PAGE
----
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Lammers v. State

Supreme Court of South Dakota

July 17, 2019

MICHAEL LAMMERS, Plaintiff and Appellant,
v.
STATE OF SOUTH DAKOTA, BY AND THROUGH THE DEPARTMENT OF GAME, FISH AND PARKS, Defendant and Appellee.

          CONSIDERED ON BRIEFS ON MAY 28, 2019

          APPEAL FROM THE CIRCUIT COURT OF THE THIRD JUDICIAL CIRCUIT DEUEL COUNTY, SOUTH DAKOTA, THE HONORABLE DAWN M. ELSHERE Judge

          MARK V. MEIERHENRY CLINT SARGENT RALEIGH HANSMAN of Meierhenry Sargent, LLP Attorneys for plaintiff and appellant.

          JASON R. RAVNSBORG Attorney General DAVID M. MCVEY Assistant Attorney General Attorneys for defendant and appellee.

          KERN, JUSTICE

         [¶1.] South Dakota Game, Fish & Parks (Department) entered Michael Lammers's farmland in Deuel County to build a new fence after a survey indicated that the physical boundaries between their properties did not coincide with the surveyed boundaries. Lammers filed an action against the Department seeking a declaratory judgment and permanent injunction. The Department moved for summary judgment, which the circuit court granted. We affirm.

         Facts and Procedural History

         [¶2.] Lammers owns and farms two tracts of land in Section 16 of Altamont Township, Deuel County. Tract 1 comprises the north half of the southwest quarter and the southwest quarter of the southwest quarter of Section 16. Tract 2 is the southwest quarter of the southeast quarter. The northwest quarter of the southeast quarter of Section 16 is owned and maintained by the Department as a game production area.[1] It borders Tract 1 to the east and Tract 2 to the north.

         [¶3.] Altamont Township was first surveyed by the United States in 1872. In 1889, an Enabling Act passed by Congress admitted South Dakota to the Union and granted the State 3.5 million acres of land, including all of Section 16. Fred Rabine obtained Tract 1 through purchases from the State in 1947 and 1962. He obtained title to Tract 2 in 1960. Lammers began farming Tracts 1 and 2 for Rabine in 1992. He eventually purchased Tract 1 in 2005 and Tract 2 in 2012 from Rabine. The State granted the Department land within Section 16, including the land bordering Tracts 1 and 2, in 1962. The land currently owned and maintained by the Department has thus been continually held by the State or its agencies since the original grant from the United States in 1889.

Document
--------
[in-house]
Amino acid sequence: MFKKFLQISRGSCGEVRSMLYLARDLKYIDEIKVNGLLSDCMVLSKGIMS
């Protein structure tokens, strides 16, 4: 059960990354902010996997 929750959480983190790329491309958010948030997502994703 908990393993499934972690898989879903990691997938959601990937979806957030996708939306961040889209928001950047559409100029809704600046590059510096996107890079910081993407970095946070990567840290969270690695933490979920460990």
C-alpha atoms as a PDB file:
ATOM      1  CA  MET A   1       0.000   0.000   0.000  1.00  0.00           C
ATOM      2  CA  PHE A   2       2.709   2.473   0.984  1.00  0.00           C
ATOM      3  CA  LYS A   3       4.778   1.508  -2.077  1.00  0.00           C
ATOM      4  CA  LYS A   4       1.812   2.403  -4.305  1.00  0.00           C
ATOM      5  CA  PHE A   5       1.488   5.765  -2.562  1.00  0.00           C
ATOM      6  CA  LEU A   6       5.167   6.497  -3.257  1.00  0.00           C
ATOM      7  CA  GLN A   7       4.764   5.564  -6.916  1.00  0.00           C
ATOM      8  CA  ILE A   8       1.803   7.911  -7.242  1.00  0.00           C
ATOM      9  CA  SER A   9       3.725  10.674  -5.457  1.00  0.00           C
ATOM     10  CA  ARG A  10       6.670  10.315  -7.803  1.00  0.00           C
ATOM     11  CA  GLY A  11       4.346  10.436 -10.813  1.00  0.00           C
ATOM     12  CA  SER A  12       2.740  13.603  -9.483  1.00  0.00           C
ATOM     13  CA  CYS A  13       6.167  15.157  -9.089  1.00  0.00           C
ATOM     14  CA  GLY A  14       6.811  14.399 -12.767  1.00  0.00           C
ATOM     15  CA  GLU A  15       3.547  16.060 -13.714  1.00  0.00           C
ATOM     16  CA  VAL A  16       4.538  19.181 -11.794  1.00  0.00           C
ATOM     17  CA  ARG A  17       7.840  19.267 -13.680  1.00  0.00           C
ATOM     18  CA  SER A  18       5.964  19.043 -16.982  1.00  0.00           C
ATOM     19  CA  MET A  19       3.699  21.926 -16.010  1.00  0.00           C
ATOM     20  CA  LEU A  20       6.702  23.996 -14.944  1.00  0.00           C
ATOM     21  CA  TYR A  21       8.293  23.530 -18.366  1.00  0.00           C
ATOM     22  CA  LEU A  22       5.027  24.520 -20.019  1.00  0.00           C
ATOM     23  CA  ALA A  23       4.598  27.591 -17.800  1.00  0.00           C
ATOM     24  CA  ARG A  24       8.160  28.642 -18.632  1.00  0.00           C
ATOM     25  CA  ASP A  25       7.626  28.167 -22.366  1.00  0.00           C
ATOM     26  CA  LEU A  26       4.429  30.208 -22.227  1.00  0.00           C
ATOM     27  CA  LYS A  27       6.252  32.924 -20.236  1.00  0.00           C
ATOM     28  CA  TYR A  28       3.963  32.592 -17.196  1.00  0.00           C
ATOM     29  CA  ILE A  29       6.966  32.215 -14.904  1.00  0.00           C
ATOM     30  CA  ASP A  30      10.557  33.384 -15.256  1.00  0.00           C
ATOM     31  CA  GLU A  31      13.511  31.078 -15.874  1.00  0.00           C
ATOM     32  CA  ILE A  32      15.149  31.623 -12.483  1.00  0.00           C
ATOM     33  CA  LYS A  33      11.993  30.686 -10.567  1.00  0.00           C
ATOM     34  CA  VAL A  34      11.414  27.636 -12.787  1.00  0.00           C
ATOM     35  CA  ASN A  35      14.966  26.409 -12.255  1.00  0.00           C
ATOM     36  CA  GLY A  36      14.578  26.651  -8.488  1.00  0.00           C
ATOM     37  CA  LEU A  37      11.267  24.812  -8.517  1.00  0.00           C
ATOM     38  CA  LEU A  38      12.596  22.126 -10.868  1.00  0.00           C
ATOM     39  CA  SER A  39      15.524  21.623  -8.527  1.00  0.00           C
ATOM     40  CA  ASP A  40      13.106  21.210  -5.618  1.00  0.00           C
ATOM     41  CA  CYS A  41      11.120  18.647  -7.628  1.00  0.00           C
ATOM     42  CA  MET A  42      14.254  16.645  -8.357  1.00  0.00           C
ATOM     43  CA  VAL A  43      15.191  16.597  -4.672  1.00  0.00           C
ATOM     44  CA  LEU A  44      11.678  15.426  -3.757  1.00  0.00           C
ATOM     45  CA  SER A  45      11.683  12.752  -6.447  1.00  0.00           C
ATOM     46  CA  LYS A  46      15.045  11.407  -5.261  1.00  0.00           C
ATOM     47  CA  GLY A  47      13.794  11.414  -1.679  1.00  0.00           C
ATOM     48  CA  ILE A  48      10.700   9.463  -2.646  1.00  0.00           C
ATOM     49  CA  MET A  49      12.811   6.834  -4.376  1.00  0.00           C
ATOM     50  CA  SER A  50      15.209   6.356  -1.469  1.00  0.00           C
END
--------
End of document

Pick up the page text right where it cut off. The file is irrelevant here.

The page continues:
[¶4.] A north-south quarter line in the middle of Section 16 has been historically recognized by physical markers creating a "fence line." These markers include old growth trees, signs posted by the Department, and in recent years an electric fence. The boundaries are also marked by the differing uses of the land- with agricultural property separated from the game production area. In 2013, the Department retained Mack Land Surveying to conduct a new survey of Section 16 as part of a project to replace fences bordering State lands. Sometime in the spring of 2014, Lammers and other landowners were approached by Department officials informing them that according to the new survey, the existing boundaries were incorrect. In September 2016, Lammers received a letter from the Department informing him that a new north-south fence would be constructed that would move the border 107 feet west of the fence line to reflect the surveyed boundary, resulting in Lammers losing 2.5 acres from Tract 1 and 1 acre from Tract 2. Department officials entered the land previously farmed by Lammers to pound steel posts into the field to mark the surveyed boundary.